Inside Charmed

Charmed was an American fantasy sci-fi television drama series created by Constance M. Burge to be aired on the WB television network. Aaron Spelling and his production company, Spelling Television (responsible for such iconic shows as Beverly Hills 90210, 7th Heaven and Melrose Place) produced the series with Brad Kern serving as the showrunner for the entire duration of the series. Charmed ran from October 1998 until Maybe 2006, having featured 8 seasons with a total of 178 episodes, each running at about 45 minutes long.


The series received critical acclaim, specifically upon its premiere date which received an estimated total of 7.7 million viewers tuning in for the series premiere, making it the largest audience-viewed series premiere of the WB’s television history. Additionally, Charmed was the first primetime television series that focused around the lives of a witch coven, bringing to light an entire culture of pagan-based religions, and being partially responsible for the wiccan spiritual belief system becoming more mainstream. Moreover, the series has received praise for creating an all-female cast that is both realistic and charming on an individual level, with each of the actresses taking their character and bringing to life her individual quirks. The series holds a 7.0/10 on IMDb based on over 50,000 site users and audience members, while holding a similarly high rating of 8.8/10 on


A Normal Life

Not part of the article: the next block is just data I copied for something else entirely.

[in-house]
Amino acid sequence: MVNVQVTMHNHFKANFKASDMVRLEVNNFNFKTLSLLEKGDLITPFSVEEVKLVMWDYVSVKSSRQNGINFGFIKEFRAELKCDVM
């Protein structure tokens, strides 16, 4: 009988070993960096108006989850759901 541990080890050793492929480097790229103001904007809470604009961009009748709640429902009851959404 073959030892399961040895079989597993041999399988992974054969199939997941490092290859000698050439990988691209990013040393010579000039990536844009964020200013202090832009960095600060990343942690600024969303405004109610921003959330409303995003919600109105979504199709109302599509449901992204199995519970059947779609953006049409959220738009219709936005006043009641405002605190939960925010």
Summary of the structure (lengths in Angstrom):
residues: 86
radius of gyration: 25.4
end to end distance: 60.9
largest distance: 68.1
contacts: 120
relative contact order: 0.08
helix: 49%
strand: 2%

Although the series follows the sisters on their constant battle against the forces of evil, the most common themes of the show aren’t nearly as supernaturally inclined. They are daring vigilantes hoping to snuff out the last of an evil, magical organization. The most common theme the sisters struggle with through the course of the series is the sisters wanting to have a normal life, and how that fundamental need clashes inconsolably against their duties as protectors of world of innocents.


Throughout the series, the writers maintain that theme as a central and primary source of tension between the Halliwell sisters and their position as the “Charmed Ones.” They were given a monumental task without any concern for their own personal wants and desires. Romance, friendship and personal development are typical themes of television series, while in Charmed, the complete and utter lack of such normal human desires is central to the development of the series and the characters as a whole. The Halliwell sisters must fight harder for such basic foundations of a “normal” life, and can rarely if even venture outside of themselves to find companionship or romance.

The Struggle of Good and Evil